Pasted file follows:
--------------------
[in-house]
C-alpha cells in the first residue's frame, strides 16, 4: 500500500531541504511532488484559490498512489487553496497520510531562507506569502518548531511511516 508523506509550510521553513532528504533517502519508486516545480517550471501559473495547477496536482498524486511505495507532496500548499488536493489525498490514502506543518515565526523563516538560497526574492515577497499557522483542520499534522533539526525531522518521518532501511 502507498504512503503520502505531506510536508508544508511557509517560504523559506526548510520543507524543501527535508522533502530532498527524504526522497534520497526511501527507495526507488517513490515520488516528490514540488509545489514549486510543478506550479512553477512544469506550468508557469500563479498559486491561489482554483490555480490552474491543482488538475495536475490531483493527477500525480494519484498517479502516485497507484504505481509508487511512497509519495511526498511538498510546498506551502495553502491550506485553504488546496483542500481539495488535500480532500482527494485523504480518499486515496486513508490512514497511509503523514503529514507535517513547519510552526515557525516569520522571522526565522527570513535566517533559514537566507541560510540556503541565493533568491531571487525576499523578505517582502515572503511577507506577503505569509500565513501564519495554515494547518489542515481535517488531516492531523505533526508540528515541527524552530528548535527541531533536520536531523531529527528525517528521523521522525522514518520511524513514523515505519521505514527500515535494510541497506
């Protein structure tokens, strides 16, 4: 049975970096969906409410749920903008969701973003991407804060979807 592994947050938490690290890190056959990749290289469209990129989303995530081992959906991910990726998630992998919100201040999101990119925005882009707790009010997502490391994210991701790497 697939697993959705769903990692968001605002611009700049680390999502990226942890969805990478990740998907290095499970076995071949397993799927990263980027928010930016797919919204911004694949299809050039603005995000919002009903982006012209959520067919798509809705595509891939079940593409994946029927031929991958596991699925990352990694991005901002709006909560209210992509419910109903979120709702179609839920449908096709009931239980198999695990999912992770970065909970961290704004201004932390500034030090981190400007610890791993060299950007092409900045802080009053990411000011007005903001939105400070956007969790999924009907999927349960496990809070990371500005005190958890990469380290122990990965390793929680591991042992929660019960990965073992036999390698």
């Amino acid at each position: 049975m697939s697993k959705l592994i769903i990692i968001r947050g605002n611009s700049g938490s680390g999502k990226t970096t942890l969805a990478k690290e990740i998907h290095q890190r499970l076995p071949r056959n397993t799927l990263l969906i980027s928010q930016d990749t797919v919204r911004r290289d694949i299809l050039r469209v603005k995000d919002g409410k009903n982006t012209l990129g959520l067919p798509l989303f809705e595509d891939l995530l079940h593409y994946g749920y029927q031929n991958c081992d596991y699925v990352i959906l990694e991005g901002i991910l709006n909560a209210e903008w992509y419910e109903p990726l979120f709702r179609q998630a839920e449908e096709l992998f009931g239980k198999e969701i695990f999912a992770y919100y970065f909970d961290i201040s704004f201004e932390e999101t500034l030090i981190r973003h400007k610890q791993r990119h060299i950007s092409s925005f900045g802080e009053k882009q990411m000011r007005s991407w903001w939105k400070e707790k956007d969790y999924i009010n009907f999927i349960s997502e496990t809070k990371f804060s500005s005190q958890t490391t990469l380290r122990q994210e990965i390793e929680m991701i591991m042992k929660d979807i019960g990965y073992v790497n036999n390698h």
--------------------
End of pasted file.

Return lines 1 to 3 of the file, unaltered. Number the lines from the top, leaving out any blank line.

[in-house]
C-alpha cells in the first residue's frame, strides 16, 4: 500500500531541504511532488484559490498512489487553496497520510531562507506569502518548531511511516 508523506509550510521553513532528504533517502519508486516545480517550471501559473495547477496536482498524486511505495507532496500548499488536493489525498490514502506543518515565526523563516538560497526574492515577497499557522483542520499534522533539526525531522518521518532501511 502507498504512503503520502505531506510536508508544508511557509517560504523559506526548510520543507524543501527535508522533502530532498527524504526522497534520497526511501527507495526507488517513490515520488516528490514540488509545489514549486510543478506550479512553477512544469506550468508557469500563479498559486491561489482554483490555480490552474491543482488538475495536475490531483493527477500525480494519484498517479502516485497507484504505481509508487511512497509519495511526498511538498510546498506551502495553502491550506485553504488546496483542500481539495488535500480532500482527494485523504480518499486515496486513508490512514497511509503523514503529514507535517513547519510552526515557525516569520522571522526565522527570513535566517533559514537566507541560510540556503541565493533568491531571487525576499523578505517582502515572503511577507506577503505569509500565513501564519495554515494547518489542515481535517488531516492531523505533526508540528515541527524552530528548535527541531533536520536531523531529527528525517528521523521522525522514518520511524513514523515505519521505514527500515535494510541497506
């Protein structure tokens, strides 16, 4: 049975970096969906409410749920903008969701973003991407804060979807 592994947050938490690290890190056959990749290289469209990129989303995530081992959906991910990726998630992998919100201040999101990119925005882009707790009010997502490391994210991701790497 697939697993959705769903990692968001605002611009700049680390999502990226942890969805990478990740998907290095499970076995071949397993799927990263980027928010930016797919919204911004694949299809050039603005995000919002009903982006012209959520067919798509809705595509891939079940593409994946029927031929991958596991699925990352990694991005901002709006909560209210992509419910109903979120709702179609839920449908096709009931239980198999695990999912992770970065909970961290704004201004932390500034030090981190400007610890791993060299950007092409900045802080009053990411000011007005903001939105400070956007969790999924009907999927349960496990809070990371500005005190958890990469380290122990990965390793929680591991042992929660019960990965073992036999390698």